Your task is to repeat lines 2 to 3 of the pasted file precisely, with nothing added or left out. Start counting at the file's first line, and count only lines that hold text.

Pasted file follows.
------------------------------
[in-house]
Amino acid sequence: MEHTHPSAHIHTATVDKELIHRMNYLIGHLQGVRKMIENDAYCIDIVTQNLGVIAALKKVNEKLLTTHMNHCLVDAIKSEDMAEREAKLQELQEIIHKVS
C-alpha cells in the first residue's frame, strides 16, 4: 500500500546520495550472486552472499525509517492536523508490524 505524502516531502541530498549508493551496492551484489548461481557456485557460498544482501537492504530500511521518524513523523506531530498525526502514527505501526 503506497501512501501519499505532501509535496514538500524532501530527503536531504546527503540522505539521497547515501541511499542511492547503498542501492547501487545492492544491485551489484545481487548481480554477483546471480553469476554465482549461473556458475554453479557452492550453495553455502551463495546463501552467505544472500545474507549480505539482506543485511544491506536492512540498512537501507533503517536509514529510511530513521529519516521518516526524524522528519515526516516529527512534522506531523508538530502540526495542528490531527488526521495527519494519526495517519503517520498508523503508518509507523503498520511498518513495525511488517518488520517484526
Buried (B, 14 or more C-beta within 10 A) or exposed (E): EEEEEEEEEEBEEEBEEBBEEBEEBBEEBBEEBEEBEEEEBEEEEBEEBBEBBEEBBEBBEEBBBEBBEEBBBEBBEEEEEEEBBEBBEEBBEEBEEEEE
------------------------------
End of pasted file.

Amino acid sequence: MEHTHPSAHIHTATVDKELIHRMNYLIGHLQGVRKMIENDAYCIDIVTQNLGVIAALKKVNEKLLTTHMNHCLVDAIKSEDMAEREAKLQELQEIIHKVS
C-alpha cells in the first residue's frame, strides 16, 4: 500500500546520495550472486552472499525509517492536523508490524 505524502516531502541530498549508493551496492551484489548461481557456485557460498544482501537492504530500511521518524513523523506531530498525526502514527505501526 503506497501512501501519499505532501509535496514538500524532501530527503536531504546527503540522505539521497547515501541511499542511492547503498542501492547501487545492492544491485551489484545481487548481480554477483546471480553469476554465482549461473556458475554453479557452492550453495553455502551463495546463501552467505544472500545474507549480505539482506543485511544491506536492512540498512537501507533503517536509514529510511530513521529519516521518516526524524522528519515526516516529527512534522506531523508538530502540526495542528490531527488526521495527519494519526495517519503517520498508523503508518509507523503498520511498518513495525511488517518488520517484526